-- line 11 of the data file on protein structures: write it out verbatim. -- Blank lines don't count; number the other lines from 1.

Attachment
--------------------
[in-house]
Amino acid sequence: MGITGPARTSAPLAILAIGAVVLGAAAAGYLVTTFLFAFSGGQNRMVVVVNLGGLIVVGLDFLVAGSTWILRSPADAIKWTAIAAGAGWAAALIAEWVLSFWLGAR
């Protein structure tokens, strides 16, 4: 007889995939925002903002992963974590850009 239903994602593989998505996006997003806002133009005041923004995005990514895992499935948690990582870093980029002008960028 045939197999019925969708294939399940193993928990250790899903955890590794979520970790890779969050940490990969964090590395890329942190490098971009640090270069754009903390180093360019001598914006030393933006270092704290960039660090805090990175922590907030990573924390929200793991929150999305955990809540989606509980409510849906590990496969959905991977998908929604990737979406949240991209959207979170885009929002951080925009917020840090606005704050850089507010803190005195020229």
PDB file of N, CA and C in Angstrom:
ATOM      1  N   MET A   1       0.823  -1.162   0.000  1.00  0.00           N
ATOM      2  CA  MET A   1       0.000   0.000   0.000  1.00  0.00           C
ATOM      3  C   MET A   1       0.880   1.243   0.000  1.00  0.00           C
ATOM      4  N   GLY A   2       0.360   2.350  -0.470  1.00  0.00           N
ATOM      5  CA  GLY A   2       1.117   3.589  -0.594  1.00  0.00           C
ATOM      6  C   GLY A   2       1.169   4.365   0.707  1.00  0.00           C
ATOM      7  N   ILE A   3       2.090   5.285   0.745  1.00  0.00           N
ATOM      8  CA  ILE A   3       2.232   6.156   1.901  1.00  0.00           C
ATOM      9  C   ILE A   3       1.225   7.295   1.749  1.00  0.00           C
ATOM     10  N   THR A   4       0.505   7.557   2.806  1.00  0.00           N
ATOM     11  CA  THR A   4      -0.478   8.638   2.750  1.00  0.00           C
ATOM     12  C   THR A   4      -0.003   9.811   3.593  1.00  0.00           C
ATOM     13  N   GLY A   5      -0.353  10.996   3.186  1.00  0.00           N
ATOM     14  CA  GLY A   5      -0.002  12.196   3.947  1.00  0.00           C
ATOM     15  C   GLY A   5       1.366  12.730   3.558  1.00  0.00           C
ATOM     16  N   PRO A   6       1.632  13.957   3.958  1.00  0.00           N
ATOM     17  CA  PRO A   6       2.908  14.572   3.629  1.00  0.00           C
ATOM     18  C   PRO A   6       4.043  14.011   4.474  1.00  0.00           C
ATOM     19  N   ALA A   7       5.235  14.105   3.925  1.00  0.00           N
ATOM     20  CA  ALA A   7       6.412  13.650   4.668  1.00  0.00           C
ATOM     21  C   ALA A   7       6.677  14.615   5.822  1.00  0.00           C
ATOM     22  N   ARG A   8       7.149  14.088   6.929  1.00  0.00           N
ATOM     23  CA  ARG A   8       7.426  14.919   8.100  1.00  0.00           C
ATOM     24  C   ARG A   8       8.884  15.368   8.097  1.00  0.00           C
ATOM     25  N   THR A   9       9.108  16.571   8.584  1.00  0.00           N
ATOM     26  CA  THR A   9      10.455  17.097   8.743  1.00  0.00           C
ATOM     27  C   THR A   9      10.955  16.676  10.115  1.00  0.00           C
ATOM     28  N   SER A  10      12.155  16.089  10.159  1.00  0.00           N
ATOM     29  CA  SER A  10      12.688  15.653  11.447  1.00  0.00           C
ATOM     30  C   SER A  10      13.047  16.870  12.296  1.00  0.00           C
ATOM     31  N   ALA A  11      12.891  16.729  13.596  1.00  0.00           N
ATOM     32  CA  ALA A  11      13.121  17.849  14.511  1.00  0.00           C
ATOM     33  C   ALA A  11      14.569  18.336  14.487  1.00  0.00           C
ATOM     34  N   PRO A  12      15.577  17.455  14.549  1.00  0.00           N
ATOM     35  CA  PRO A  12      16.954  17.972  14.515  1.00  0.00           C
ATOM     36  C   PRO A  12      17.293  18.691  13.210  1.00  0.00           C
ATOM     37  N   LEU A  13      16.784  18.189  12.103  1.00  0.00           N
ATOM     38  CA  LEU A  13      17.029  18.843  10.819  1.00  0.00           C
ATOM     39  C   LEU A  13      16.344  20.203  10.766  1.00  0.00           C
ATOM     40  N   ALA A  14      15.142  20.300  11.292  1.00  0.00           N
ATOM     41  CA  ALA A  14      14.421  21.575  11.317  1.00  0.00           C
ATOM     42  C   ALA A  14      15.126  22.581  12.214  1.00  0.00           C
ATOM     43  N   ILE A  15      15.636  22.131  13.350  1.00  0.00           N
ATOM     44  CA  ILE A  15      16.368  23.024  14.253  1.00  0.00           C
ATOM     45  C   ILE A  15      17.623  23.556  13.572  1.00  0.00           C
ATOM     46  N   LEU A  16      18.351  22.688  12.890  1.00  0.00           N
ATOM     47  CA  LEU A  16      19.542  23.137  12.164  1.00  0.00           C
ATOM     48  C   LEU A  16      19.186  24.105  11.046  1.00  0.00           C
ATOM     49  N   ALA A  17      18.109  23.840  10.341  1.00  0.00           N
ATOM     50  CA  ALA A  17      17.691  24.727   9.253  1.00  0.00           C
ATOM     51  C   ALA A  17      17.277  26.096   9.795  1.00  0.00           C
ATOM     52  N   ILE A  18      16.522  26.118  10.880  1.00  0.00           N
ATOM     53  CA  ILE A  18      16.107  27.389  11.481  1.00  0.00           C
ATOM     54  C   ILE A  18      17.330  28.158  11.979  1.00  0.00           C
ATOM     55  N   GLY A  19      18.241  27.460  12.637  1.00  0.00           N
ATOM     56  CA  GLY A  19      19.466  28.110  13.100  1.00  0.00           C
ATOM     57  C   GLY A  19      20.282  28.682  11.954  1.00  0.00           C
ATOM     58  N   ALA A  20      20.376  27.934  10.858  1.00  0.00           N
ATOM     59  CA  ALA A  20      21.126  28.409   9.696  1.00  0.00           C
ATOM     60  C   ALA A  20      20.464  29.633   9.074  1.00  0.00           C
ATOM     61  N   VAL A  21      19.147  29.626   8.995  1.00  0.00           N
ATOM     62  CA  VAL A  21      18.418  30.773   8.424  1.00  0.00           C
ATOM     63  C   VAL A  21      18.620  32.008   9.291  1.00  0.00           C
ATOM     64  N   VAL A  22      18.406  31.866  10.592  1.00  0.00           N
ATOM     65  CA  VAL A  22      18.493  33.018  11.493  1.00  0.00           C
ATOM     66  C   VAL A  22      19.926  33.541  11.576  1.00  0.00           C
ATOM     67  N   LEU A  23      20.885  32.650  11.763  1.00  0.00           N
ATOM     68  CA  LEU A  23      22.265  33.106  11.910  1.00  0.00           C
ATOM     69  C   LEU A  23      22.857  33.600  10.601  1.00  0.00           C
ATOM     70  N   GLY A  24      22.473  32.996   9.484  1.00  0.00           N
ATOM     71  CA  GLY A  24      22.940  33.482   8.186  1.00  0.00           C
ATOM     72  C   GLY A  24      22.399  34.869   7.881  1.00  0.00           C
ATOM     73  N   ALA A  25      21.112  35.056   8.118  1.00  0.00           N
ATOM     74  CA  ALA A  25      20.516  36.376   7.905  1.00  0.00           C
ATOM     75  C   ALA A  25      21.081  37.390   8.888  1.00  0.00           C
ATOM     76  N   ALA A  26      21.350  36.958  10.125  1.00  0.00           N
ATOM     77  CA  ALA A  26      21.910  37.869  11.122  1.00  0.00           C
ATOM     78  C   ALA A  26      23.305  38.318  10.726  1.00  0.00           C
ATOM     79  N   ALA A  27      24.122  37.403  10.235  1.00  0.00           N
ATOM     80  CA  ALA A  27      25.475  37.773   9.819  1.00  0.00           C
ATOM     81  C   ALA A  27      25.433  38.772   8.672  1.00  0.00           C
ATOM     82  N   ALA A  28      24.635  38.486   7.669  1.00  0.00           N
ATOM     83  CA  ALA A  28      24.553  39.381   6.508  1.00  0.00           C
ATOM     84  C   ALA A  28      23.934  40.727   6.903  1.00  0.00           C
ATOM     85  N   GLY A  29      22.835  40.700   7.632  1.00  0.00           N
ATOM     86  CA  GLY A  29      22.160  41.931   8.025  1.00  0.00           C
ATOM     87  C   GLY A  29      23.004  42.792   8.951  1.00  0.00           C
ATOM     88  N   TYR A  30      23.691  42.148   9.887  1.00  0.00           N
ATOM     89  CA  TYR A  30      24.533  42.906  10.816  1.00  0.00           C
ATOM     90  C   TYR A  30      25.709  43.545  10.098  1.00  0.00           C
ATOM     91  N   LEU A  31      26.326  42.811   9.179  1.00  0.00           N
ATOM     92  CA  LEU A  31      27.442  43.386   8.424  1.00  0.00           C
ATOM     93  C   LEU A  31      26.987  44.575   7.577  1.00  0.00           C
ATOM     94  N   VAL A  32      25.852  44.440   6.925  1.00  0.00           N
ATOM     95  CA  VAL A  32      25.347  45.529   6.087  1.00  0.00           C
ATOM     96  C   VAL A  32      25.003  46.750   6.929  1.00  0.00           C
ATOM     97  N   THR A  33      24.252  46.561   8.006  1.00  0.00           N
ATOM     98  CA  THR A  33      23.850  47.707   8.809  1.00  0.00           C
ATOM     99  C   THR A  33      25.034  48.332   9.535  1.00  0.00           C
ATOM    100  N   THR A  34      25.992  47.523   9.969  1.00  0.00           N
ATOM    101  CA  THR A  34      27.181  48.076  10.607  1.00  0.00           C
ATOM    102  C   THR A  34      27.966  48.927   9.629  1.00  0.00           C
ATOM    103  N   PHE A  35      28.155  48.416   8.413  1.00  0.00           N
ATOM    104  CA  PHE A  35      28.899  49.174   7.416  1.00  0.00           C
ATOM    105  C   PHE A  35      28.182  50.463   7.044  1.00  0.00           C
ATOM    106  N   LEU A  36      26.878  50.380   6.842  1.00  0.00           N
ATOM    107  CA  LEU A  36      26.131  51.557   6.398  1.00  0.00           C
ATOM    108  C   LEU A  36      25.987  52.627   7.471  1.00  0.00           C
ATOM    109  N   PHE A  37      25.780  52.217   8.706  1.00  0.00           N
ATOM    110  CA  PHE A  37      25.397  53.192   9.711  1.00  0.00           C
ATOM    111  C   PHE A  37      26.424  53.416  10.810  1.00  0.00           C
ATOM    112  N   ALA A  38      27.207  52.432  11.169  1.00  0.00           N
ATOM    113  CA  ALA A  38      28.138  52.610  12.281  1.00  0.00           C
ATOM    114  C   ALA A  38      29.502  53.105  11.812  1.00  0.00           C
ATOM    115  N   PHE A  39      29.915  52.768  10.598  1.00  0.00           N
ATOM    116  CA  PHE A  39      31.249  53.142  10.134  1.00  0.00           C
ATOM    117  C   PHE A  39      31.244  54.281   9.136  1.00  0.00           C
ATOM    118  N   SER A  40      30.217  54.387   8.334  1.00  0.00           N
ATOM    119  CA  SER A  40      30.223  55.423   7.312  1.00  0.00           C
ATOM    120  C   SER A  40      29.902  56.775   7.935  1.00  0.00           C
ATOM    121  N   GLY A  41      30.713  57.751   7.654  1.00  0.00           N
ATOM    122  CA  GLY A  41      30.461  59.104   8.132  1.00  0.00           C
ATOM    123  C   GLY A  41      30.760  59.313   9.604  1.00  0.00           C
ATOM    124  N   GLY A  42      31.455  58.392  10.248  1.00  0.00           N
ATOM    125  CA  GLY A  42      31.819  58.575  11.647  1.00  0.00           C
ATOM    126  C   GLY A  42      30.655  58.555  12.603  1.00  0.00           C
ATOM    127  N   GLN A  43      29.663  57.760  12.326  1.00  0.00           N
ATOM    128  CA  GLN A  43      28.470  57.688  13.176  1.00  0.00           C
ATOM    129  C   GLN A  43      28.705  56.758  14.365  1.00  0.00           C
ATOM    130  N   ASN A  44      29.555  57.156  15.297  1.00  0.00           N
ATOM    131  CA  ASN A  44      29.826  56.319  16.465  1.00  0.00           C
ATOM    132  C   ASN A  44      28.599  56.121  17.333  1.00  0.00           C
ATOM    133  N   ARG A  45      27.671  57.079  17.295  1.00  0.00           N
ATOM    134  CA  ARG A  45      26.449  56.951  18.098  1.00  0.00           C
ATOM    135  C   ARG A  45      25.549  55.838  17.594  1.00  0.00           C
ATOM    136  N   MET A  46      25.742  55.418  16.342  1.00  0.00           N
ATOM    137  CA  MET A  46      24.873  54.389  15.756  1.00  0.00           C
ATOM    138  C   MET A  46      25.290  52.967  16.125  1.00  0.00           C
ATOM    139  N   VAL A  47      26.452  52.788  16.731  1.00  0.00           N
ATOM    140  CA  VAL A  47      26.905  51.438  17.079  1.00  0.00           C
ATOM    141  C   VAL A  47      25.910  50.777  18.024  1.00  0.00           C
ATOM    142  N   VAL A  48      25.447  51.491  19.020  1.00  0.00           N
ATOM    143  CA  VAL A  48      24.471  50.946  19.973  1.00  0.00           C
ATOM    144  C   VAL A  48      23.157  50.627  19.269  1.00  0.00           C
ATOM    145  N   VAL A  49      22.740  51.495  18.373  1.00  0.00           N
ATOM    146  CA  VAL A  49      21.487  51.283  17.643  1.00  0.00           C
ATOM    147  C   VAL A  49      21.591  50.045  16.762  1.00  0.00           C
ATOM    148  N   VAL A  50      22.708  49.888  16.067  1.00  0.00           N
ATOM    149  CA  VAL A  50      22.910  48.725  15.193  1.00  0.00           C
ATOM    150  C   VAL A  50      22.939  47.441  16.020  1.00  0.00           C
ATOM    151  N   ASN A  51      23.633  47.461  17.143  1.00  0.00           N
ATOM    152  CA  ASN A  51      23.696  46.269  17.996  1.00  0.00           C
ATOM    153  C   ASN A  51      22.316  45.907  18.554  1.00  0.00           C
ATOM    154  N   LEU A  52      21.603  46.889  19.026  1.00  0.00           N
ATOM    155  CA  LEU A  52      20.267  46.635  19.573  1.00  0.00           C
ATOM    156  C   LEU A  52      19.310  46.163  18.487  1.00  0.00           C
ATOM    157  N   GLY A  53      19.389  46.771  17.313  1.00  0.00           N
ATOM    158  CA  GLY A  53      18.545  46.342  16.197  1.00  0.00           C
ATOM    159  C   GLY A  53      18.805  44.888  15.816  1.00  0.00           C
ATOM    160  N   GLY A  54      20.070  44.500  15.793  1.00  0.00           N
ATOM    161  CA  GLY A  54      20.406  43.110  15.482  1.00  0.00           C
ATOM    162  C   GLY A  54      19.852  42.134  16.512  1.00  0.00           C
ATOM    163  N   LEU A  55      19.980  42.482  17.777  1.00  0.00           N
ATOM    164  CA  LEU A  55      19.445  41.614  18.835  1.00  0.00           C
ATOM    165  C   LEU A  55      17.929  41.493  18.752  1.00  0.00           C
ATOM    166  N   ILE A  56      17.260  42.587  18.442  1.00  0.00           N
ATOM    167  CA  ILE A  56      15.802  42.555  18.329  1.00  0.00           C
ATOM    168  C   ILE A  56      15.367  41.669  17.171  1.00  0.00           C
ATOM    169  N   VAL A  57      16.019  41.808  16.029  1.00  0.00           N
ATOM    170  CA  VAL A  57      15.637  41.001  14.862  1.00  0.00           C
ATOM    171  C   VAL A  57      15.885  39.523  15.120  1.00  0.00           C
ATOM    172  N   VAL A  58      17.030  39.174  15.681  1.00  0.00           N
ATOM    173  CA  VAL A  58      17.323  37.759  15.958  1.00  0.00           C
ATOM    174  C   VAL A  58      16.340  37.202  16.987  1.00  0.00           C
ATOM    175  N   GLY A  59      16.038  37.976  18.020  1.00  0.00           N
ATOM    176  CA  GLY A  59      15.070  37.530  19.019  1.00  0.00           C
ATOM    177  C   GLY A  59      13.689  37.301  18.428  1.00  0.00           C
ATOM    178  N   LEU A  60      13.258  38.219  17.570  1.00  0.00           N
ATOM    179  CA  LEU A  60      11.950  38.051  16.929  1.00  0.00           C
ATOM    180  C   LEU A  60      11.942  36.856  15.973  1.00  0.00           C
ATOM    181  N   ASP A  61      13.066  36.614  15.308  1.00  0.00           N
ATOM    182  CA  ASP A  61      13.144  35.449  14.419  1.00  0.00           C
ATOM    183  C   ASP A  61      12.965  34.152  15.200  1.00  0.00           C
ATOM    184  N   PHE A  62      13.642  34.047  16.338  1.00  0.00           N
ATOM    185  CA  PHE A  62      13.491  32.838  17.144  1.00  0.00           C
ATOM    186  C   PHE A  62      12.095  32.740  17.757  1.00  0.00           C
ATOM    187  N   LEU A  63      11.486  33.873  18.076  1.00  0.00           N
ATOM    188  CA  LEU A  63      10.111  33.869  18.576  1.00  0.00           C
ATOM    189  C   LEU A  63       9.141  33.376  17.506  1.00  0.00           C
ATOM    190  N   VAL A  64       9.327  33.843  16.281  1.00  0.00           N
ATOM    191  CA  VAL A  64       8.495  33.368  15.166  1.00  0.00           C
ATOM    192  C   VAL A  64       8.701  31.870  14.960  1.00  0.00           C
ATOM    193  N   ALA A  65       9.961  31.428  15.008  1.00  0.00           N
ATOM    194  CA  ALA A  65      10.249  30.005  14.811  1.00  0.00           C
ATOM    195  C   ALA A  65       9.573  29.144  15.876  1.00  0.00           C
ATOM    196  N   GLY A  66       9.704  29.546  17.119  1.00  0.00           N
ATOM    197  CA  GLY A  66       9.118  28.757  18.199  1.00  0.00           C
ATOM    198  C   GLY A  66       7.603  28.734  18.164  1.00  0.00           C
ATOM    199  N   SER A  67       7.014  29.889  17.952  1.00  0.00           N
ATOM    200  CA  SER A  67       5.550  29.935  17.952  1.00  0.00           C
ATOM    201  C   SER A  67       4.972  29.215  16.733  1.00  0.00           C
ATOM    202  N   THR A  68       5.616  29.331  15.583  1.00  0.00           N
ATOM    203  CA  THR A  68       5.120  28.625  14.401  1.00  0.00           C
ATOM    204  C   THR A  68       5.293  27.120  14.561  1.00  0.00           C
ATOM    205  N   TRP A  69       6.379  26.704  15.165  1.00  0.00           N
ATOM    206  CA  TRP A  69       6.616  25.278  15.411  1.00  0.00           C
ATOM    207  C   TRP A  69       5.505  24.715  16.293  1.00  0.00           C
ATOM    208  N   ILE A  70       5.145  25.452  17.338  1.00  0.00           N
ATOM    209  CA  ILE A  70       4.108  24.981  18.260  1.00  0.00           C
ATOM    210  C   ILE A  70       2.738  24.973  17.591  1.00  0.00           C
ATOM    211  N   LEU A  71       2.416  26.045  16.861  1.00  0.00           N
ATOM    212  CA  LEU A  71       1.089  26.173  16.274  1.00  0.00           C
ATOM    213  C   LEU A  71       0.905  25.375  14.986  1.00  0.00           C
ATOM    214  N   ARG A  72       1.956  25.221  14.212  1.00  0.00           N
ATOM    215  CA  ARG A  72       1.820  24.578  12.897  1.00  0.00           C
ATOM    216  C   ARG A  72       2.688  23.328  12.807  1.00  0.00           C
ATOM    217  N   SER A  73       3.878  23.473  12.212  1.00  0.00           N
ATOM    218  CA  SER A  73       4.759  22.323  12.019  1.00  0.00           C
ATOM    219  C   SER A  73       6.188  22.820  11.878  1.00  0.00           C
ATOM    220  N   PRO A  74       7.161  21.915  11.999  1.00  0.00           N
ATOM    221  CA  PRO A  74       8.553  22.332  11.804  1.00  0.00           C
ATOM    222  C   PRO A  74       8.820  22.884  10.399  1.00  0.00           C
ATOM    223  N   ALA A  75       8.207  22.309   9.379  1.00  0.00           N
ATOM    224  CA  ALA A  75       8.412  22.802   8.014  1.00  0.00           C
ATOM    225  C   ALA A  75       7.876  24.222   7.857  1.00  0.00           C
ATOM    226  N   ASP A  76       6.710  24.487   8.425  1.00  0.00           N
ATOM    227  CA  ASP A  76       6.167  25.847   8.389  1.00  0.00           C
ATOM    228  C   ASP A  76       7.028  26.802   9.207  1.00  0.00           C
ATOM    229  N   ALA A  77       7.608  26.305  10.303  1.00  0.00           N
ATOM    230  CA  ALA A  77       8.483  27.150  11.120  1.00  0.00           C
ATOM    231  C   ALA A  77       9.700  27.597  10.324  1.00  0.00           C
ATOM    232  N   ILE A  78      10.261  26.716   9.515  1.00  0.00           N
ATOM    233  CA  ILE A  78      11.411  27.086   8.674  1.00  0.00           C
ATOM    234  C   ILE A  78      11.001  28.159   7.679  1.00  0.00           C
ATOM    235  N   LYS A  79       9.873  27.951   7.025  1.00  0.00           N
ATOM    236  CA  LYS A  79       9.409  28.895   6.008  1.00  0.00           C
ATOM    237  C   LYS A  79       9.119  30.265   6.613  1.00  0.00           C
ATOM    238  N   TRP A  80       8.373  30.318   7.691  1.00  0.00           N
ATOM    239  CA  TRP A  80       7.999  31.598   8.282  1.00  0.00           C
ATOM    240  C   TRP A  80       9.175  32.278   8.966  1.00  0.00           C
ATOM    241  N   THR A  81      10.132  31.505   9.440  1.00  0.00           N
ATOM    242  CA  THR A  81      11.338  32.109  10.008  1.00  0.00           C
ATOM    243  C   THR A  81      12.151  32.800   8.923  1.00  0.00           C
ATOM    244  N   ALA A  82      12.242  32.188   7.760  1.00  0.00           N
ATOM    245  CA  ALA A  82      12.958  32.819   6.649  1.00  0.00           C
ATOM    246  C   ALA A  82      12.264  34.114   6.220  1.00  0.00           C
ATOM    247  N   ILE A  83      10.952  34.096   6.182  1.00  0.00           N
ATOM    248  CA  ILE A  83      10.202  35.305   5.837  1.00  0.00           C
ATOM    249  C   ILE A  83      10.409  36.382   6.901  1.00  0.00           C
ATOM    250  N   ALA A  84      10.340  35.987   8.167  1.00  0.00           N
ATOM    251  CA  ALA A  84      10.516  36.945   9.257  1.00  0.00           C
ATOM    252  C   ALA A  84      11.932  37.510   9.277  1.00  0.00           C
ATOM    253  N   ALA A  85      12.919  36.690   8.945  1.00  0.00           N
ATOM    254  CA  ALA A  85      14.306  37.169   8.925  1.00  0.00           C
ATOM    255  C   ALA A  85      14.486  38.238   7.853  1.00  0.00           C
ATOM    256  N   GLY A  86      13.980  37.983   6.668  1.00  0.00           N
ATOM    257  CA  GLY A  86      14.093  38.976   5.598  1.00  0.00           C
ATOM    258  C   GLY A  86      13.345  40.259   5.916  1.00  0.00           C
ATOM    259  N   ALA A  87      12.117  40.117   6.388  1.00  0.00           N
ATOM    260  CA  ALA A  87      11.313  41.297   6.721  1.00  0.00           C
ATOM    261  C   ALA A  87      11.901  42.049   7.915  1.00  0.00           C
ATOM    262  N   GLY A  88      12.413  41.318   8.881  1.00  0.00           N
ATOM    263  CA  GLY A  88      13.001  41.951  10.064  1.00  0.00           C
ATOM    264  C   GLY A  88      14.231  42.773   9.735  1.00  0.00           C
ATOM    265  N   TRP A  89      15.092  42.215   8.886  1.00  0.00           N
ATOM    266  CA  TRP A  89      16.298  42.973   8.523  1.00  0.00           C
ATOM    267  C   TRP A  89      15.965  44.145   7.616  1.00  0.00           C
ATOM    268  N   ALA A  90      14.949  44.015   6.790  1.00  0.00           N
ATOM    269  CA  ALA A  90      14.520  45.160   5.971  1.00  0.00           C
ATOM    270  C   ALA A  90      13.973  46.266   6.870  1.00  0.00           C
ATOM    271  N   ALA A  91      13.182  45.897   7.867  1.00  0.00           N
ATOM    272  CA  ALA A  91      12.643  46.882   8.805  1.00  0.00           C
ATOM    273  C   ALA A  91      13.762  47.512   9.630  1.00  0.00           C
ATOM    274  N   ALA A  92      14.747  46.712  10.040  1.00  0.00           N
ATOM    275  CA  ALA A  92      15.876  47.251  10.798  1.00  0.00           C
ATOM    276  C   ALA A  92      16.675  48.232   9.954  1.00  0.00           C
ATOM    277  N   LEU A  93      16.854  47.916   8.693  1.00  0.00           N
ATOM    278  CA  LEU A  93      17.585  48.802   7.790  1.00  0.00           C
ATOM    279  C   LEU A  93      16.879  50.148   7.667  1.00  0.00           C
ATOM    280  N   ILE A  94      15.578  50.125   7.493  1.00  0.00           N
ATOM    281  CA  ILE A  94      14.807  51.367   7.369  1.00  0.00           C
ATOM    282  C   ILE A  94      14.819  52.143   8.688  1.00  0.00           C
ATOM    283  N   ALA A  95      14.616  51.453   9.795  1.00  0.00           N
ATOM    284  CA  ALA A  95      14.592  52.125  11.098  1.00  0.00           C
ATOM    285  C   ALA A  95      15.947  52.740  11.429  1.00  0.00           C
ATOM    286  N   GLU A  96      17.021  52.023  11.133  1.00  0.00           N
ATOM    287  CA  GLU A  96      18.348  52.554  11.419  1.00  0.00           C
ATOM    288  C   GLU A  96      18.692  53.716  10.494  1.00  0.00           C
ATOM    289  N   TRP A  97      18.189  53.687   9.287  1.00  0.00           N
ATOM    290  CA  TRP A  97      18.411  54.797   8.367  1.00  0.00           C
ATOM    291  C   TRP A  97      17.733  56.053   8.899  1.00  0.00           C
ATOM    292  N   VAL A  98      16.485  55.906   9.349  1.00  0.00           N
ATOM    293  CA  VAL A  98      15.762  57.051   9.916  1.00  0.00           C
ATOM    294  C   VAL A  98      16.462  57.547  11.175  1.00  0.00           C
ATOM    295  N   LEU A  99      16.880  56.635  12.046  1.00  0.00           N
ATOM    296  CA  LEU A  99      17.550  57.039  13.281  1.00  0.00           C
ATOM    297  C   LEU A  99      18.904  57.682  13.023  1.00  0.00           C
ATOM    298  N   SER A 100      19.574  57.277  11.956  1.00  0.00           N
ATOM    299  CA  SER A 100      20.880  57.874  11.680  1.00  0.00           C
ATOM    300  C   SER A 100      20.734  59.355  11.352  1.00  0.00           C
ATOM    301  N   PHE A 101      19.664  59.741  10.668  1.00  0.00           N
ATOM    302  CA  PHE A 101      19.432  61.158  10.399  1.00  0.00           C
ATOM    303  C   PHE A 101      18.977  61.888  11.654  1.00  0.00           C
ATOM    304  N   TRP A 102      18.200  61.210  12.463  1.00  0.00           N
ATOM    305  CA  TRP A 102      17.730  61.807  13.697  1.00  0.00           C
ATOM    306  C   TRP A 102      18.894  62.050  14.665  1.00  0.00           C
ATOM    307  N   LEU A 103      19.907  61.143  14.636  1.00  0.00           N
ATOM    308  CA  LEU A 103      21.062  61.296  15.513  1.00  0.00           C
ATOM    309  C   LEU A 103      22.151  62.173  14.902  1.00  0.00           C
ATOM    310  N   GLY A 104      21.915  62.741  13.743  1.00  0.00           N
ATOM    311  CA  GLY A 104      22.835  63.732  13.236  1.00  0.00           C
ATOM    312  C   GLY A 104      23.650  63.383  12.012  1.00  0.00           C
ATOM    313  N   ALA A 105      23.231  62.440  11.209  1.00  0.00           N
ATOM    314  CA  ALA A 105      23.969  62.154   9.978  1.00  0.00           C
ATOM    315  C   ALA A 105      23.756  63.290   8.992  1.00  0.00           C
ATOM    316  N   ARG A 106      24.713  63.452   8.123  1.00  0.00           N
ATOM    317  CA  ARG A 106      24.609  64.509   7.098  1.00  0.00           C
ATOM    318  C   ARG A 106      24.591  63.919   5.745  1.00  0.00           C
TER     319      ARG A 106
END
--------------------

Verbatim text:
ATOM      7  N   ILE A   3       2.090   5.285   0.745  1.00  0.00           N